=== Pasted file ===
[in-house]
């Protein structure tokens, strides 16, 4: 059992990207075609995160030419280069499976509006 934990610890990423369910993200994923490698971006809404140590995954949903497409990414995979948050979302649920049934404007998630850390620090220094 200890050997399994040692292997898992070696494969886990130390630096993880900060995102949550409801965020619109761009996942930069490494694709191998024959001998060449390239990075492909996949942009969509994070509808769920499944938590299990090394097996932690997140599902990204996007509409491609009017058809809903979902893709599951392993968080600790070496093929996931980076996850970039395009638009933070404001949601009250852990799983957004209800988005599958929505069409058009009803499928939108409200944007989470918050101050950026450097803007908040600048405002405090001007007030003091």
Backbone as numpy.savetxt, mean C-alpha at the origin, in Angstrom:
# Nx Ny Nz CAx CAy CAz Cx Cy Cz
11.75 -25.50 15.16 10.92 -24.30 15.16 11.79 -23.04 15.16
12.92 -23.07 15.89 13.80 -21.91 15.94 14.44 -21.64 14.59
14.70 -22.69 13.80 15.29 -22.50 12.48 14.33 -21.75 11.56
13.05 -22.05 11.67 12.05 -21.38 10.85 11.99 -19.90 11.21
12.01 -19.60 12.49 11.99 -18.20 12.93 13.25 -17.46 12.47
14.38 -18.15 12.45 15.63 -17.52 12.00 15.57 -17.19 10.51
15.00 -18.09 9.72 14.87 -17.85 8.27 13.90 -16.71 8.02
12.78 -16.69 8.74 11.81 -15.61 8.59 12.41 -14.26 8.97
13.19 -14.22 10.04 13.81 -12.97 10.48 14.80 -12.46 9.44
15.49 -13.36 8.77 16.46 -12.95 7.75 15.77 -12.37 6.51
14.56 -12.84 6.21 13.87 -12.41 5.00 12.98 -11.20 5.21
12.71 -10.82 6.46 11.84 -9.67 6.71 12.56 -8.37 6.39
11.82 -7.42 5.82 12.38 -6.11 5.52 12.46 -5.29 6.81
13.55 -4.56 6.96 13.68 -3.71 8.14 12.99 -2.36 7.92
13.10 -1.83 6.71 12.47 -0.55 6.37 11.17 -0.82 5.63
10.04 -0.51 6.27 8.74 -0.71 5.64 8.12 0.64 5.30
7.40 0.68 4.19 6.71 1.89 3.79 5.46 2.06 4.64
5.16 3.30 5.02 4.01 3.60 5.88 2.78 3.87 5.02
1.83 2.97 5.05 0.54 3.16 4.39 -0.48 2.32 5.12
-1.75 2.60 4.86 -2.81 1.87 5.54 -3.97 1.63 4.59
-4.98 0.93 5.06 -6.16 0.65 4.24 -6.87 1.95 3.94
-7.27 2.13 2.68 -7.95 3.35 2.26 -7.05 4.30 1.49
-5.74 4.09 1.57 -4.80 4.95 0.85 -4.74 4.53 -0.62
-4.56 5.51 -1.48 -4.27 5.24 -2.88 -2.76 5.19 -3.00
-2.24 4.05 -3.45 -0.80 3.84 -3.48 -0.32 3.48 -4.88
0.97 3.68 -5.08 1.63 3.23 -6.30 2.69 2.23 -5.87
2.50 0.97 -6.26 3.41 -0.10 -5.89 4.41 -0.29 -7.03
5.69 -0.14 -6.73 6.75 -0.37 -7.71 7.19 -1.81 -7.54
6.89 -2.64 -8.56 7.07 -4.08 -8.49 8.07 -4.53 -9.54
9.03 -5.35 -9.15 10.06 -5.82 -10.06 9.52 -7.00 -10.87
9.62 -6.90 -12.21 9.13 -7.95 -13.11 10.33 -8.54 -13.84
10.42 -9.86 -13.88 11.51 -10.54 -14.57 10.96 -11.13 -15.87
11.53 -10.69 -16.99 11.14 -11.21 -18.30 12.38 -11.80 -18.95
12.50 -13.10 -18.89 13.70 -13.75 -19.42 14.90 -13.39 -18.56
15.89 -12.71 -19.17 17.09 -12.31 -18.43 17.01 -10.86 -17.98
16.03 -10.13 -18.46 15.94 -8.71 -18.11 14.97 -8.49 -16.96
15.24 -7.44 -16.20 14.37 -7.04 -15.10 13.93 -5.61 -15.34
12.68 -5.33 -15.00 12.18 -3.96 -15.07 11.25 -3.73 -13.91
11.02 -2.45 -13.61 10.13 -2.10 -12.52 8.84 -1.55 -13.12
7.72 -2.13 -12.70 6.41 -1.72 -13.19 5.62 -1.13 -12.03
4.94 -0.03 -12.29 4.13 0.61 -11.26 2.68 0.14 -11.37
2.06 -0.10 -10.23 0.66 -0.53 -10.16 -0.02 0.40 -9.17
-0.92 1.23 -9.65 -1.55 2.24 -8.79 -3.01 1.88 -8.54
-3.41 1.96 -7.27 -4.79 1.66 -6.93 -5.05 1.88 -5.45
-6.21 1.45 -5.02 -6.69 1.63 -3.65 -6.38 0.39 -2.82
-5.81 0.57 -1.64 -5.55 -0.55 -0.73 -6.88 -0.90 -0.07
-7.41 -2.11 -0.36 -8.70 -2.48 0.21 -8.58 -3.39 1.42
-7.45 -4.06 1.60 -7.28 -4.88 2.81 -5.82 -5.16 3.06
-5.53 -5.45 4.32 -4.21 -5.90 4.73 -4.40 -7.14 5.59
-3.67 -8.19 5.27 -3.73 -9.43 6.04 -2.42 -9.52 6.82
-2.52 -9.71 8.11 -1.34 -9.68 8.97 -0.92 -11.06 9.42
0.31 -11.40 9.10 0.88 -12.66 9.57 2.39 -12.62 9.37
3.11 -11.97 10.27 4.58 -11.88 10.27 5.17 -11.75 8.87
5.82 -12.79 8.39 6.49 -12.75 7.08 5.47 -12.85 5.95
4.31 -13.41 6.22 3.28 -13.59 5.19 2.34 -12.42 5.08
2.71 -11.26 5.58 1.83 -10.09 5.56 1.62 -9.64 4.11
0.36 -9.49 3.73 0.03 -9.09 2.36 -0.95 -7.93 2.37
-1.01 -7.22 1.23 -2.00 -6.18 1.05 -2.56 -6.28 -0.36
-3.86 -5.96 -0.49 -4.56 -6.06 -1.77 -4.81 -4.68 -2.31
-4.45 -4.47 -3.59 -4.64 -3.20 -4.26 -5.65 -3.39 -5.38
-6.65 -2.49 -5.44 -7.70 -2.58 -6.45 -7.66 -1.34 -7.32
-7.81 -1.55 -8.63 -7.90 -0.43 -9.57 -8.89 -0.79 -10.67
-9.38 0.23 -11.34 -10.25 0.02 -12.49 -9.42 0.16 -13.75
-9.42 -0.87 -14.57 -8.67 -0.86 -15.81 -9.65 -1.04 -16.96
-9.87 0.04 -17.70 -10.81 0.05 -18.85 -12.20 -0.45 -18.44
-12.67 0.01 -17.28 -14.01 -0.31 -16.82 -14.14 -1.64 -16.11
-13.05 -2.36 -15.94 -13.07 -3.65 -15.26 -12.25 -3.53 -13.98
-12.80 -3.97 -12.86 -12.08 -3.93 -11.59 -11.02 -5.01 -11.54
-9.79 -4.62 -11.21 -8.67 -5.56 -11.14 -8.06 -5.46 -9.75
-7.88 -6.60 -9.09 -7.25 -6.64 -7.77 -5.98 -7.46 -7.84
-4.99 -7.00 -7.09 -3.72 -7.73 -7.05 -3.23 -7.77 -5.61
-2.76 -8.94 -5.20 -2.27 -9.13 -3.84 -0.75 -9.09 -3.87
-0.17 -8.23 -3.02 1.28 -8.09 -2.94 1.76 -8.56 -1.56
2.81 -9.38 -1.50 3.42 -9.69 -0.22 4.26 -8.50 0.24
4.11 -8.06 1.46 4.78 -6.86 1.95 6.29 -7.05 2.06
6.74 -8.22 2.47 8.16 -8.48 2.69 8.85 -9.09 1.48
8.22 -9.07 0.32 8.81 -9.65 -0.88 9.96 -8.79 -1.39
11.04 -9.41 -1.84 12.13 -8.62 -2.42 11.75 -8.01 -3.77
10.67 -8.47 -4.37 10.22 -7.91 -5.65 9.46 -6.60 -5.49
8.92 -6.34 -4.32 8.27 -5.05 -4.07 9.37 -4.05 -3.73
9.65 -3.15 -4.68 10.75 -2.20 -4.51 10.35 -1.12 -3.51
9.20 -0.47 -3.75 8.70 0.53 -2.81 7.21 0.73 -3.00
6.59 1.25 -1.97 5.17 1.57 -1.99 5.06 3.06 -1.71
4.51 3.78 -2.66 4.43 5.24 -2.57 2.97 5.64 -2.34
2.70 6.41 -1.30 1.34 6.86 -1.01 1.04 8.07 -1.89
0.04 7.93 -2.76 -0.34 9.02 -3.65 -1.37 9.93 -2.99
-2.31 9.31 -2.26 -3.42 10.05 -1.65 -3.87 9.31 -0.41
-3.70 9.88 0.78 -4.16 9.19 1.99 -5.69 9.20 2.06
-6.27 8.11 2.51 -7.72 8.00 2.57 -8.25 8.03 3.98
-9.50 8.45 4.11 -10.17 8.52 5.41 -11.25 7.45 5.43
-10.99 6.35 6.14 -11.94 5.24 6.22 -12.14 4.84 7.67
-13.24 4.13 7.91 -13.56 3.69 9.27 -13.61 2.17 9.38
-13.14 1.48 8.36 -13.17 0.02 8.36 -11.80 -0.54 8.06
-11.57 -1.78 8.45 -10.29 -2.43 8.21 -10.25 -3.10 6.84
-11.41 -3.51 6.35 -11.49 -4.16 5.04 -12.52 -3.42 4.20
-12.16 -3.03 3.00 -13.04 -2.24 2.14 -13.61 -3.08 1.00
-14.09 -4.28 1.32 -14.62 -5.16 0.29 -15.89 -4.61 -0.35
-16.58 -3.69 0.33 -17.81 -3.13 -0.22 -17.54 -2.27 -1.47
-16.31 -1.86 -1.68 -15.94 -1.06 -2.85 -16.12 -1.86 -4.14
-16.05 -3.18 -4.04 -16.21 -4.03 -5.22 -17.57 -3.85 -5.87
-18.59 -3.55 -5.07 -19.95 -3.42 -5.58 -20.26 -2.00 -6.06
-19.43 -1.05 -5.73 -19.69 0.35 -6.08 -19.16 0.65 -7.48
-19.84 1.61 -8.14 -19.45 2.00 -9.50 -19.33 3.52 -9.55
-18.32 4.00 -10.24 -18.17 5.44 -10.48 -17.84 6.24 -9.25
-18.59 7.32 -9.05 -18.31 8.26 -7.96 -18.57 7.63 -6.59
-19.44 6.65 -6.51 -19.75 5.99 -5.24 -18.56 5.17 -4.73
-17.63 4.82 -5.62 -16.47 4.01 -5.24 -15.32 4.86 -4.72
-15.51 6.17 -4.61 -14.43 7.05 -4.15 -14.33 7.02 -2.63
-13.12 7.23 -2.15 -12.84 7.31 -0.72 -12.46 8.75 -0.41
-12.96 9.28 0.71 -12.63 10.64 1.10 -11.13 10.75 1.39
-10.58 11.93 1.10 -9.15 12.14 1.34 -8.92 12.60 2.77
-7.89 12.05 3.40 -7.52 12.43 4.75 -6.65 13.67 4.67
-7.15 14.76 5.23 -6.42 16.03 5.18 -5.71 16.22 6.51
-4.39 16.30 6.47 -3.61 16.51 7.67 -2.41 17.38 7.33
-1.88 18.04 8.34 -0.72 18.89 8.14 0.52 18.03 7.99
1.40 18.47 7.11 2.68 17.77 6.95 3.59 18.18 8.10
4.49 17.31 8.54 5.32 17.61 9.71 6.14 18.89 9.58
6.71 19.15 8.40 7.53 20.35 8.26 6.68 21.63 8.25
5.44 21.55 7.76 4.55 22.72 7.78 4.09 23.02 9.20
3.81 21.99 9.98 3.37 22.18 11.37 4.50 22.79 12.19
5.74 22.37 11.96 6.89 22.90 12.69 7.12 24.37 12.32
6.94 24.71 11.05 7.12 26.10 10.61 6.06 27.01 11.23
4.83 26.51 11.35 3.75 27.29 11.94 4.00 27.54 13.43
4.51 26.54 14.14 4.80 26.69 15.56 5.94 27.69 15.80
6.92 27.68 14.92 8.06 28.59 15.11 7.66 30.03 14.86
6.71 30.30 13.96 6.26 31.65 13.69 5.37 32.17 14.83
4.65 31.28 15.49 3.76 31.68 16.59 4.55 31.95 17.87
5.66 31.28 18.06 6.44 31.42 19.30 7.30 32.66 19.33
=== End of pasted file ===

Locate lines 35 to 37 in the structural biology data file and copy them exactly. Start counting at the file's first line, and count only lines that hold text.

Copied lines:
9.62 -6.90 -12.21 9.13 -7.95 -13.11 10.33 -8.54 -13.84
10.42 -9.86 -13.88 11.51 -10.54 -14.57 10.96 -11.13 -15.87
11.53 -10.69 -16.99 11.14 -11.21 -18.30 12.38 -11.80 -18.95